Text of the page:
Is it better to trade or invest in stocks? What is the difference between investing and trading? Trading and investing are entirely different ballgames. Both have the same aim, to grow your wealth, but they have various time commitments, risk profiles, and likely outcomes. In this article, we explain the main differences between trading and investing, and hopefully, this explains what would be the best approach for you: What is trading? What is investing? Trading or investing – what is best?
Trading offers a very scalable career, while investing offers lower risk and less scale. Short-term trading requires excellence, while long-term investing only requires average abilities to succeed. What is best for you depends ultimately on your goals and personality.
Both trading and investing aim for good risk-adjusted long-term returns. However, trading involves doing many trades to generate small returns per trade but done many times, while investing is about letting your capital compound by making very few trades. Even if you are a below-average long-term investor, you end up wealthy by saving and compounding (if history repeats itself).
Most short-term traders would be better off if they invested their capital in stocks, mutual funds, and ETFs, and let it compound over time. If you still want to become a short-term trader, we believe you stand much better odds of success if you develop a portfolio of quantified strategies.
Trading has been around for centuries, but it tends to increase at the end of a bull market. Since Covid-19 in March 2020, we have witnessed spectacular gains in the stock market, and social media is full of people making “easy” money.
Trading and investing defined
In this article, trading is defined as profiting (or losing) from short-term market movements. The time frame is anytime from seconds to a few months.
Investing is an entirely different game. You buy and wait patiently for your holdings to appreciate. Most long-term investors invest in stocks, ETFs, and mutual funds to benefit from the tailwind of earnings growth and inflation.
Trading and investing – the main differences
The stock market has risen 6-10% in most Western markets over the last century. Unless something flamboyant happens, like, for example, a revolution, it seems likely to continue.
If so, why try to time markets by buying and selling? There are many reasons why someone would trade and not invest:
Trading vs. investing: trading is more scalable than investing
Short-term trading is, at least for small individual traders, scalable. If you find profitable strategies, you can build scale via automation or increased size via leverage.
Assuming you are a small trader, you can easily double your positions. At the same time, you can add an almost infinite number of systems as long as you trade automatically using a trading platform like, for example, Amibroker or Tradestation.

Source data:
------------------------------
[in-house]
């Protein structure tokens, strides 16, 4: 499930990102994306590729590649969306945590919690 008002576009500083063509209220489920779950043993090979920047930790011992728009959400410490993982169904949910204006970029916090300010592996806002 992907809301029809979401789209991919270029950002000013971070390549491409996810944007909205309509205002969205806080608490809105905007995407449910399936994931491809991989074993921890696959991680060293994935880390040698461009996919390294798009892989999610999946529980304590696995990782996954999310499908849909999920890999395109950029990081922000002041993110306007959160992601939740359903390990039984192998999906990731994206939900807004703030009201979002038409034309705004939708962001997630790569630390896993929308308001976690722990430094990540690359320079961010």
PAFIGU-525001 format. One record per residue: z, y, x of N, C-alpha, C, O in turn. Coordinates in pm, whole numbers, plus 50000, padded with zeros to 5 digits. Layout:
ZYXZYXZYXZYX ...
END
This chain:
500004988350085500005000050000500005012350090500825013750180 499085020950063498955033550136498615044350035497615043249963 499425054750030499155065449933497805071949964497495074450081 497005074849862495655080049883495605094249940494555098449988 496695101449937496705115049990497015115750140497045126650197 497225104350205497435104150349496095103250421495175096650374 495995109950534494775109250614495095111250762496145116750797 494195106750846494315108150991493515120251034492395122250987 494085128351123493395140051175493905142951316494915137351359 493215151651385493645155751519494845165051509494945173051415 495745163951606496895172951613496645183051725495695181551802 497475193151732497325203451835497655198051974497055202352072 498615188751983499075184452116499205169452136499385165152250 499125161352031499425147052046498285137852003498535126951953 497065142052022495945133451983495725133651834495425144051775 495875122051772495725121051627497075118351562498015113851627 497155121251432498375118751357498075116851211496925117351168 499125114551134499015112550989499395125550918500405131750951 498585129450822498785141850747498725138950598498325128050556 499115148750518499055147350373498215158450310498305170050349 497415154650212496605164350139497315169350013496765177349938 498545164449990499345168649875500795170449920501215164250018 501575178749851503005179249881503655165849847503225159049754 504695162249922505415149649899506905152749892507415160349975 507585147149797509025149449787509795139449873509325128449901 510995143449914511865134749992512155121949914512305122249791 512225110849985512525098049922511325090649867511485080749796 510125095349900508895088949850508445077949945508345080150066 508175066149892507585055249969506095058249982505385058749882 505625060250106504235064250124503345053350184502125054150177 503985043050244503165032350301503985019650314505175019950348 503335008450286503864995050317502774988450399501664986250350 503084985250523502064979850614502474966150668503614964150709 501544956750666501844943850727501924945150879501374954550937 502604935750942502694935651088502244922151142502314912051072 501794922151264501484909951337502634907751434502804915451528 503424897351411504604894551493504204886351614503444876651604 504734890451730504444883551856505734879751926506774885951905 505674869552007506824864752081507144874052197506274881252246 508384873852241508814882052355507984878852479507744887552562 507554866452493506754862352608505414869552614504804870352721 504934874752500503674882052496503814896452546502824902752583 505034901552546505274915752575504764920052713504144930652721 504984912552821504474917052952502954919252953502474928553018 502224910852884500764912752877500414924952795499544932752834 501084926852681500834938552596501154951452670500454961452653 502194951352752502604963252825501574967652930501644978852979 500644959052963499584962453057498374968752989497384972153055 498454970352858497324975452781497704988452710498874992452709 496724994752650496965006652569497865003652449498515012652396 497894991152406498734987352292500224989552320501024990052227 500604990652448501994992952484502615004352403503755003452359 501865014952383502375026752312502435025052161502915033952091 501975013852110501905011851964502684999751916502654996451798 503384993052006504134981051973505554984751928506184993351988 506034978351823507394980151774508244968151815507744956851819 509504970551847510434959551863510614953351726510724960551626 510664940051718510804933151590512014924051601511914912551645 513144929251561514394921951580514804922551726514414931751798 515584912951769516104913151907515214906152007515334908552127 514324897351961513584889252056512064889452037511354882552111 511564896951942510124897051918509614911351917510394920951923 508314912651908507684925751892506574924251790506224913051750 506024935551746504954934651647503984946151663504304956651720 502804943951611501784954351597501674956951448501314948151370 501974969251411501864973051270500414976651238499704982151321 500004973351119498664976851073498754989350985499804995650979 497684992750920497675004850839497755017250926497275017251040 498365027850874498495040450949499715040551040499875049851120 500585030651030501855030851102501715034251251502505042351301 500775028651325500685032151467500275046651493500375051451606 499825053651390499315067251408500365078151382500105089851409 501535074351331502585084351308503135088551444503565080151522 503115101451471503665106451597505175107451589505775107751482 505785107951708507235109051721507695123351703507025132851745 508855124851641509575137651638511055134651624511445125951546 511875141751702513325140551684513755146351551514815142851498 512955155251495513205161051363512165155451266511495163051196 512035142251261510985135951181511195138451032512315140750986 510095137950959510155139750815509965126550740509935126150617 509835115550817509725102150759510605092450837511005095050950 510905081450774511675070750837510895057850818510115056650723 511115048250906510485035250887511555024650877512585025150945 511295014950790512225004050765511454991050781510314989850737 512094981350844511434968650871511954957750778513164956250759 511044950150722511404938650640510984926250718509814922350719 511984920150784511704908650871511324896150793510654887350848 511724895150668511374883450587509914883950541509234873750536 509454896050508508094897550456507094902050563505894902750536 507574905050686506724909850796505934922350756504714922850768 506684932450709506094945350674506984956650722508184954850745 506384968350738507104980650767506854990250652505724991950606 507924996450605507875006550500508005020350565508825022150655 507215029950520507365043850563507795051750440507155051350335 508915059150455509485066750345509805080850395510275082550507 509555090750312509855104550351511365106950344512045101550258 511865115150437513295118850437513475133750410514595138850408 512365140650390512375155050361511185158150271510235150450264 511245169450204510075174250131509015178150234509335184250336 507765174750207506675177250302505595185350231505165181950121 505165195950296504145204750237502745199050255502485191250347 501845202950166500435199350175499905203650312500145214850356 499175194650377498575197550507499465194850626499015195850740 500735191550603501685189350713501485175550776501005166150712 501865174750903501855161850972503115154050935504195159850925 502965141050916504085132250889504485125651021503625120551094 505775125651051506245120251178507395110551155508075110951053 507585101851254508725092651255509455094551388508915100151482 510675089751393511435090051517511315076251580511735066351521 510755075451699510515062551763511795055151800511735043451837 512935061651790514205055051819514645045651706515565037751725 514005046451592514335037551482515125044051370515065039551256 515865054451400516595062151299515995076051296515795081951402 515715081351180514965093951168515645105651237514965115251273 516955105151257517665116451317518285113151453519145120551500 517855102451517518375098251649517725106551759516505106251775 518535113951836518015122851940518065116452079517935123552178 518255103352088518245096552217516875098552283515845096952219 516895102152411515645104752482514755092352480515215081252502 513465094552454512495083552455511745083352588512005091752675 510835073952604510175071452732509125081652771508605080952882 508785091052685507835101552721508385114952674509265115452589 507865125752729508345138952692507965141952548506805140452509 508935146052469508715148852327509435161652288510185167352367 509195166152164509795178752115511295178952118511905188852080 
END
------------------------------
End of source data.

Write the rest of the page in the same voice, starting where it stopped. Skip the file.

Trading vs investing: Traders want a steady return, not random rewards
Long-term investing requires you to tolerate huge drawdowns. In the GFC in 2008/09 the S&P 500 fell by 55%, and many thought the whole financial system was on the brink of collapse. In hindsight, it was an extraordinary buying opportunity, but remember that the market was substantially lower than in 2000. Pulling the trigger in the middle of all this negativity was challenging. The price you are paying for long-term gains is to accept these drawdowns. No pain, no gain.
Trading aims to make money no matter where the stock market goes. You aim for absolute returns, not relative returns.
I was day trading stocks on the NYSE and Nasdaq during the GFC, and 2008 was, by far, my best year, with only nine losing days out of 253. Below is my profit and loss diagram for 2008:
My returns were entirely uncorrelated for the market without holding any positions overnight (I traded stocks only, on average, over 100 different tickers per day – no indices). Every morning I started with a clean sheet. The magic behind the uncorrelated returns was volatility and automation. Also, most gains came from the long side, not short selling. We have very powerful bear market rallies in a bear market, which we documented in an article called the anatomy of a bear market.
Most people prefer steady gains over lump-sum rewards. This makes trading attractive.
The stock market can go sideways for many years, even decades. The zero return offered in stocks from 2000 until 2010 is already long forgotten. Many investors probably don’t realize that zero or even negative interest rates are discounted far into the future. We suspect the returns over the next decade are both a negative surprise and disappointment for many.
Trading vs. investing: Trading involves leverage, investing not
If the drawdown is low, you can use leverage to boost returns. However, leverage is often the downfall of most traders when you get run over by a “black swan”. Be careful.
Trading vs. investing: Trading equals action and excitement, investing is “boring”
Let’s admit it: trading is exciting and addictive. Long-term investing is mainly about holding your assets and waiting for appreciation, which is not very exciting.
Trading vs investing: Trading offers a faster way to wealth – get rich in a hurry
Because trading is scalable and allows you to turn around your capital frequently, you can get wealthy much faster than by long-term investing (see more about compounding below).
Skills required for success in trading
Trading is a zero-sum game. On any random trade, the expected return is pretty close to zero. To win, you need to develop trading edges that let you either win more often than lose or make bigger profits on winning trades than losing trades.